A glacier system of the Great Himalayan Range. | Commons
A glacier system of the Great Himalayan Range. | Commons
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Bengaluru: In the 18th and 19th century, Britain was abuzz with cranking steam engines, rattling power looms, and clattering machines. Amidst this daily ding, the world was witnessing a defining movement in human history—the Industrial Revolution—that soon spread to the rest of Western Europe. Powered by coal, the production of most things transitioned from hand to machine, spurring a rise in population and air pollution. For the next two centuries, London became infamous for its soot and smog, which turned fatal for about 12,000 people.

Now, a new study has shown that this mal air has left its trace in the lofty Himalayan glaciers, thousands of kilometres away from Europe. The study, by researchers at the Ohio State University, USA, shows evidence of several toxic metals in the Dasuopu glacier in the central Himalayas purportedly deposited since the Industrial Revolution. Besides, massive deforestation and biomass burning in parts of the Northern Hemisphere seems to have added to these deposits. The researchers point out that atmospheric currents and wind patterns are responsible for bringing these metals to the snow-covered Himalayas.

“The main motivation of our study was to investigate when humanity started to contaminate the highest layers of the atmosphere,” says Dr Paolo Gabrielli, the corresponding author of the study. He is the Principal Investigator at the Byrd Polar and Climate Research Center at OSU.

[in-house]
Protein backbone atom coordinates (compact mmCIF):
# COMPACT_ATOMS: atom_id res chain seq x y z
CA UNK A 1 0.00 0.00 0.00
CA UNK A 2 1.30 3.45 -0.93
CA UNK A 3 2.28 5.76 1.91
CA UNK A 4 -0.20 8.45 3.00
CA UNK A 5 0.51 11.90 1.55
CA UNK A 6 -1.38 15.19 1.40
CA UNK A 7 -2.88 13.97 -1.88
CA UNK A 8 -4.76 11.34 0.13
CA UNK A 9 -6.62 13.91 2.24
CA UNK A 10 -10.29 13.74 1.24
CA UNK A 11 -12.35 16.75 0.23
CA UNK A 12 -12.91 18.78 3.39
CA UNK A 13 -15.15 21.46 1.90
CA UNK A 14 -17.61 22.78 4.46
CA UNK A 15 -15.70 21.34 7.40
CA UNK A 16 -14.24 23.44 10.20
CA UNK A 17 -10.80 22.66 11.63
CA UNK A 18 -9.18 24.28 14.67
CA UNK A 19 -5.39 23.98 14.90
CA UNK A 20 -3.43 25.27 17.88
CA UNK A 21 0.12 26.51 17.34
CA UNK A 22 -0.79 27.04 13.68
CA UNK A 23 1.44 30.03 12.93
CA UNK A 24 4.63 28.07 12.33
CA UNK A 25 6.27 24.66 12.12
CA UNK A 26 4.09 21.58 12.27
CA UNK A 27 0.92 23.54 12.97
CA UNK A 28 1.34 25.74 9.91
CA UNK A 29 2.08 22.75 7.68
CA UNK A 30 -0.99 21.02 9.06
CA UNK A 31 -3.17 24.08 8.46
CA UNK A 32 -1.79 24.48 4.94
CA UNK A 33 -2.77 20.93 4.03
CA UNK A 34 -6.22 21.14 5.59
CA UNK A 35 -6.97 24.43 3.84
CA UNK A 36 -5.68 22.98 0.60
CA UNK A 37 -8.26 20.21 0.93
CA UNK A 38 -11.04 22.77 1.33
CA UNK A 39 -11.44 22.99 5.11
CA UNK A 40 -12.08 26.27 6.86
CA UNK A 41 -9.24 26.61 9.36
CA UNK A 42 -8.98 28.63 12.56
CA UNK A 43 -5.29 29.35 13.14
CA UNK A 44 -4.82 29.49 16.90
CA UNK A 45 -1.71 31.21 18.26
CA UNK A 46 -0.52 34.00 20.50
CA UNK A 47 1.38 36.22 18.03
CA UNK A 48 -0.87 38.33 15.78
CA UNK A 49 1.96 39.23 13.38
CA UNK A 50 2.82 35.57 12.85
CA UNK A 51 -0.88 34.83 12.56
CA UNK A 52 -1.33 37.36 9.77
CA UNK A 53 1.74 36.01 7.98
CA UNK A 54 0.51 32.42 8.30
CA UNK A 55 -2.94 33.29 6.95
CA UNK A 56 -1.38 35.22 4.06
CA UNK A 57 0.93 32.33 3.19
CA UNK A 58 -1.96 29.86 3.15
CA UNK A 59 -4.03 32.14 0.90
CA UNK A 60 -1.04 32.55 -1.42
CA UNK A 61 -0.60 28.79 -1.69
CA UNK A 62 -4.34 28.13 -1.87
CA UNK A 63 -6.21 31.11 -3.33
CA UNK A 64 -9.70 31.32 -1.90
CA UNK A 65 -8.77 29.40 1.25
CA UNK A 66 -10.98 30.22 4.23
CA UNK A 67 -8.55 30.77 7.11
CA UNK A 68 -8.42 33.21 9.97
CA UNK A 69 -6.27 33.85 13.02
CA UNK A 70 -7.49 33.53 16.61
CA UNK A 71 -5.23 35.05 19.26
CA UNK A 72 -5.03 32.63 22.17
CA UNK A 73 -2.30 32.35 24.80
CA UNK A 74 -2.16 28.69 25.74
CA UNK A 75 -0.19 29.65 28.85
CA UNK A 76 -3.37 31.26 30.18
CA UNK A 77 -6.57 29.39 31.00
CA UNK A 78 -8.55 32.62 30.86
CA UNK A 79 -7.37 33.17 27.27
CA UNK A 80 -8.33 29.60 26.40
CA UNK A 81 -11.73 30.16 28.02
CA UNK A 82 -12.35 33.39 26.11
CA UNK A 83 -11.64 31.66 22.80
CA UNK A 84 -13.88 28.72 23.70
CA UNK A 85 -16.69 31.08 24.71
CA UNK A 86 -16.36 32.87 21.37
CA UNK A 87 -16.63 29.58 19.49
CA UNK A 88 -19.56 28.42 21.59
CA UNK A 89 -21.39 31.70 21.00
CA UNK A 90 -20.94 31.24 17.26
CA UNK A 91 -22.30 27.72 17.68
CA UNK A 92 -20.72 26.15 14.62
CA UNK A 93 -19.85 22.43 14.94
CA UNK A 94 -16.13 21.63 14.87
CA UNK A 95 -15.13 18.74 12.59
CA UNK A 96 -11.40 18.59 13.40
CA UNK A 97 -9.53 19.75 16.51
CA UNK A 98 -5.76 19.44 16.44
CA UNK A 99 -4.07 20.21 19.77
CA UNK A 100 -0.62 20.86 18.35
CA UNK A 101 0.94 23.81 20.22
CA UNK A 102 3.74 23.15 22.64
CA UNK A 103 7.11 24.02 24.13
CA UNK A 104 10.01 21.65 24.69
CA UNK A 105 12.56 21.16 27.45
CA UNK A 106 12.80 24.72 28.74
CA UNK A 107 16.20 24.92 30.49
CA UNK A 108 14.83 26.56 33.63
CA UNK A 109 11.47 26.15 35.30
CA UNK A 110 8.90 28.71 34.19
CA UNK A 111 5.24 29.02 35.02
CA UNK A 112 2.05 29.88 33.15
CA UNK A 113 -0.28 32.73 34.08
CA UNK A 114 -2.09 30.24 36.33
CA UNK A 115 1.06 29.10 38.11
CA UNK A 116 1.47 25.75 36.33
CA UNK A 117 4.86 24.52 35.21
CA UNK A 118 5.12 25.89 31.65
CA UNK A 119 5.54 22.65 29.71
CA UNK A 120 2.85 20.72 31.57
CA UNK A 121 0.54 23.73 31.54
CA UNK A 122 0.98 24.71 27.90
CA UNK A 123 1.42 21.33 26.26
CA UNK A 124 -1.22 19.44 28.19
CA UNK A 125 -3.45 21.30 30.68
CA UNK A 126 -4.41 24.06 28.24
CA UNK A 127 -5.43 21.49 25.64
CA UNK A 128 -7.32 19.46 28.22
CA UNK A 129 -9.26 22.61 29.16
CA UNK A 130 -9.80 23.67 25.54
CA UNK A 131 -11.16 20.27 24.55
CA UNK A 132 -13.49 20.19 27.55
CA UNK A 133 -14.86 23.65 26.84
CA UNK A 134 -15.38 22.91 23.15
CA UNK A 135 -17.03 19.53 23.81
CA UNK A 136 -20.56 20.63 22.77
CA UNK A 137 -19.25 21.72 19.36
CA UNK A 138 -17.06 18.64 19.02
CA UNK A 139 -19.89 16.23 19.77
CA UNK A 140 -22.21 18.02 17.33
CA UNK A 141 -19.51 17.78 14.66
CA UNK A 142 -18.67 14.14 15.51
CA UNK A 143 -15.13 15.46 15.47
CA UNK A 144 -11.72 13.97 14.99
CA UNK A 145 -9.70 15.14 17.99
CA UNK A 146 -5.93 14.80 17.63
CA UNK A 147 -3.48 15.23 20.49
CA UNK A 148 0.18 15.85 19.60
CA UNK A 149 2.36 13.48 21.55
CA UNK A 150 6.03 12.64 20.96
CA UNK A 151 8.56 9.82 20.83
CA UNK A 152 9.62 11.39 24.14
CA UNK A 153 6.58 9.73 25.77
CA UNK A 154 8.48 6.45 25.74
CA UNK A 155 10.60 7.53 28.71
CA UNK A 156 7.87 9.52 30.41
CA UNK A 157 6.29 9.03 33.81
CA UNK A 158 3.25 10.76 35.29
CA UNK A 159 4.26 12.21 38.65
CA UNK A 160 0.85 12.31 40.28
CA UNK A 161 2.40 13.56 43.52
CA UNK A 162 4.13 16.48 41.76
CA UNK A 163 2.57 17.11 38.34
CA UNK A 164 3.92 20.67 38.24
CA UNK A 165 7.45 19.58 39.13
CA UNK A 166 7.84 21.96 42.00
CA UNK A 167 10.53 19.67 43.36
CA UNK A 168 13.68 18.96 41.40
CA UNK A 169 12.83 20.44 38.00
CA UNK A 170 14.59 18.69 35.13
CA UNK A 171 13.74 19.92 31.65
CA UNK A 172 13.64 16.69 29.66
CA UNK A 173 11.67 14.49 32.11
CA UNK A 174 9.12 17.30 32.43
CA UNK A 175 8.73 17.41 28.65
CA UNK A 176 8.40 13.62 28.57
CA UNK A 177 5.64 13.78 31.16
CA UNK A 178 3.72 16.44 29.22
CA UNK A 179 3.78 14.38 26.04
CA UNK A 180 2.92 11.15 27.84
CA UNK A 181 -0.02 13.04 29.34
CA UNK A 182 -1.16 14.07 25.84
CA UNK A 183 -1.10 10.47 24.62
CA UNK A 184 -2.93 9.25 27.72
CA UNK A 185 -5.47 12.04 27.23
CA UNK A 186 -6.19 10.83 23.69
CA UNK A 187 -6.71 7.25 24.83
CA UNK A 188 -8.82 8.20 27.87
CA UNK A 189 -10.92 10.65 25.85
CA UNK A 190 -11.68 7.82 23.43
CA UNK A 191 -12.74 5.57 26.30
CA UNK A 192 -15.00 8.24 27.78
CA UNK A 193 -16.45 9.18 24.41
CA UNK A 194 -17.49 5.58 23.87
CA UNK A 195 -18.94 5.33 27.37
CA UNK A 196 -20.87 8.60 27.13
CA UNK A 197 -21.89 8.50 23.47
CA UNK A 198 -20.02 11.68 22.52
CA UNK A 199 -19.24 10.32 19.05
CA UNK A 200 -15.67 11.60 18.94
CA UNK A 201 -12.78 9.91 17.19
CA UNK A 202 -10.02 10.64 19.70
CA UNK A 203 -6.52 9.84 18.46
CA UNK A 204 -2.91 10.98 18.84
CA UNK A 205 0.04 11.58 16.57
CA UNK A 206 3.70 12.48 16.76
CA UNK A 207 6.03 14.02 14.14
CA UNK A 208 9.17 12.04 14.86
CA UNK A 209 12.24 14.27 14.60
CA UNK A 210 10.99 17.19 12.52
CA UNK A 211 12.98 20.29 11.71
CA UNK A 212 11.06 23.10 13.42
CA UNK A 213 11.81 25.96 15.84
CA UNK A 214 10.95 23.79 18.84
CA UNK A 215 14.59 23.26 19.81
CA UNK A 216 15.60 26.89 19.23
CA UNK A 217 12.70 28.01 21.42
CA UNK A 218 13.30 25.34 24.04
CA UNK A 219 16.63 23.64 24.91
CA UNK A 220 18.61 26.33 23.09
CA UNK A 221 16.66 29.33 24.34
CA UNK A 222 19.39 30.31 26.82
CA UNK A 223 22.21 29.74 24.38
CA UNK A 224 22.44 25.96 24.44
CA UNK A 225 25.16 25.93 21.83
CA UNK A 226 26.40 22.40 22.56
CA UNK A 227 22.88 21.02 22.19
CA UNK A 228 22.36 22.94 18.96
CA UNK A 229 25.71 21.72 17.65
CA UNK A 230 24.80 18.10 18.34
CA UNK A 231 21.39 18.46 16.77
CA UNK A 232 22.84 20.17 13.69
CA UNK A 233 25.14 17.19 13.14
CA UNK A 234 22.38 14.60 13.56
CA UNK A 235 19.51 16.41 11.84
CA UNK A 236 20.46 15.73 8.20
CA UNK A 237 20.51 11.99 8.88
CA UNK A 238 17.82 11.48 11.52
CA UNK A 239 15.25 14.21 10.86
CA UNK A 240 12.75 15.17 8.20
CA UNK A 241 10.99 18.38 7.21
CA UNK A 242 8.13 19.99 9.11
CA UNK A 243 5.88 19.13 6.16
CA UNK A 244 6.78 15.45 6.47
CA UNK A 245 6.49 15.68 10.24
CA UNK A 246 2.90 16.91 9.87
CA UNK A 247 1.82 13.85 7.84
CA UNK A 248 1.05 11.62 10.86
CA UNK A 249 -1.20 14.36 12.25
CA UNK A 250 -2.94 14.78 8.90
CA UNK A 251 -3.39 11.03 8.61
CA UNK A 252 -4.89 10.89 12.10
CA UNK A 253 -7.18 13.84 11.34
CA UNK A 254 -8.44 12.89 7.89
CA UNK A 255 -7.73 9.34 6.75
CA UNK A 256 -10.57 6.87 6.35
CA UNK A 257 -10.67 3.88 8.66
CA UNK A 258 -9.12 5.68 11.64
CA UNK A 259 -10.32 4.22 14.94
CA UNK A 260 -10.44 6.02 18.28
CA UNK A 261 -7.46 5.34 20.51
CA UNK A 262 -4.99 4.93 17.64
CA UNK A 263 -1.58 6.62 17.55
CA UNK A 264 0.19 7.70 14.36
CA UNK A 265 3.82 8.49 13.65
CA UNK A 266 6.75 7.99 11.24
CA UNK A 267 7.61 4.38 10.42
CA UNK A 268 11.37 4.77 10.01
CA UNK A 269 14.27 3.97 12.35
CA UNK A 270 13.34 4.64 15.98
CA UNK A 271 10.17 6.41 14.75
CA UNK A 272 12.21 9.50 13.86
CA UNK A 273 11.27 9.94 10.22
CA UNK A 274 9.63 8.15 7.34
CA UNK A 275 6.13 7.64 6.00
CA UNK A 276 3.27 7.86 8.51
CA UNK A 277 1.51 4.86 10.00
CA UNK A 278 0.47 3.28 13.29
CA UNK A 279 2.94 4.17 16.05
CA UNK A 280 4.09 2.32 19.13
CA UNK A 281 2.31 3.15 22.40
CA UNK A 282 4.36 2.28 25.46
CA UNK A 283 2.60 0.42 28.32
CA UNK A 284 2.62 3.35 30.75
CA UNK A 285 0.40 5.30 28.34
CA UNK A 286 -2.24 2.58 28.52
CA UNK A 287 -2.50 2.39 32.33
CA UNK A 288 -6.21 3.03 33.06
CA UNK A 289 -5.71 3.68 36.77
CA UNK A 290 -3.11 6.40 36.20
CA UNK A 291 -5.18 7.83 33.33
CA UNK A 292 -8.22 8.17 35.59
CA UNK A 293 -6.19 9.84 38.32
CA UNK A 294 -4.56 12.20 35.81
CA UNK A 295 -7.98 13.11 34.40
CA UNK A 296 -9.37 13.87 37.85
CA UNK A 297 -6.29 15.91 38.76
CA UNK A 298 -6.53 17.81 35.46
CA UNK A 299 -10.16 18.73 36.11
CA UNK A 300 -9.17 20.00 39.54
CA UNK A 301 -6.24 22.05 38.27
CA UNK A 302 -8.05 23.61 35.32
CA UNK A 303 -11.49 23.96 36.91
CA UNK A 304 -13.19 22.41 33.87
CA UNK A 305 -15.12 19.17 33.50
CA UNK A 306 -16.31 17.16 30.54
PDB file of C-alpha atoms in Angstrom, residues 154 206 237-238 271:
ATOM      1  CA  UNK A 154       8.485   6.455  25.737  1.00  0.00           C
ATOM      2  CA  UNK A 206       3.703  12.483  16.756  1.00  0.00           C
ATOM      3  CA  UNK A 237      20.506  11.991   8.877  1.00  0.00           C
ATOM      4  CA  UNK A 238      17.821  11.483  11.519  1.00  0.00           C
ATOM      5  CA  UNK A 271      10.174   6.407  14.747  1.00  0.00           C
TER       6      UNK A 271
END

Their analysis, he says, also helps to determine the onset of the Anthropocene—a geological period dominated by human activities. The findings of the study were published in the Proceedings of the National Academy of Sciences.

Ice cores as chronicles

Glaciers receive precipitation from the atmosphere, which brings down some part of the suspended particles. , glaciers are therefore natural repositories of atmospheric composition. Ice cores, which are ice cylinders of about 10 cm in diameter drilled from glaciers, have provided evidence of past atmospheric pollutants due to human activities since ancient civilisations.

“As the Himalaya is the most elevated mountain range of the world, its glaciers accumulate snow by layer by layer over time. These layers of snow act as a chronicle, detailing the chemical content of the past atmosphere, that can be read by extraditing ice cores,” explains Dr Gabrielli.

Ashes and fly ash from burning coal and plants contain high concentrations of trace metals, which are released into the atmosphere. “For the same reasons as snow captures particles from the atmosphere, toxic elements accumulate at the surface of, and over time within, glaciers,” says Dr Denis Samyn, a glaciologist with ICIMOD, who was not involved in the study. These elements are studied by scientists to precisely assess the impact, at various levels, of anthropogenic activities on the environment. When the trace metal concentrations from the ice cores are compared to those emitted by burning coal and biomass, we can determine the source of these metals.

The researchers of the study did exactly that. They analysed the composition of the snow on Dasuopu, during the nearly 500-year period between 1499 and 1992, by drilling an ice core at 7,200 m altitude. They accounted for the annual and decadal variations in the concentrations of trace metals and their concentration in the local soil to pinpoint the source.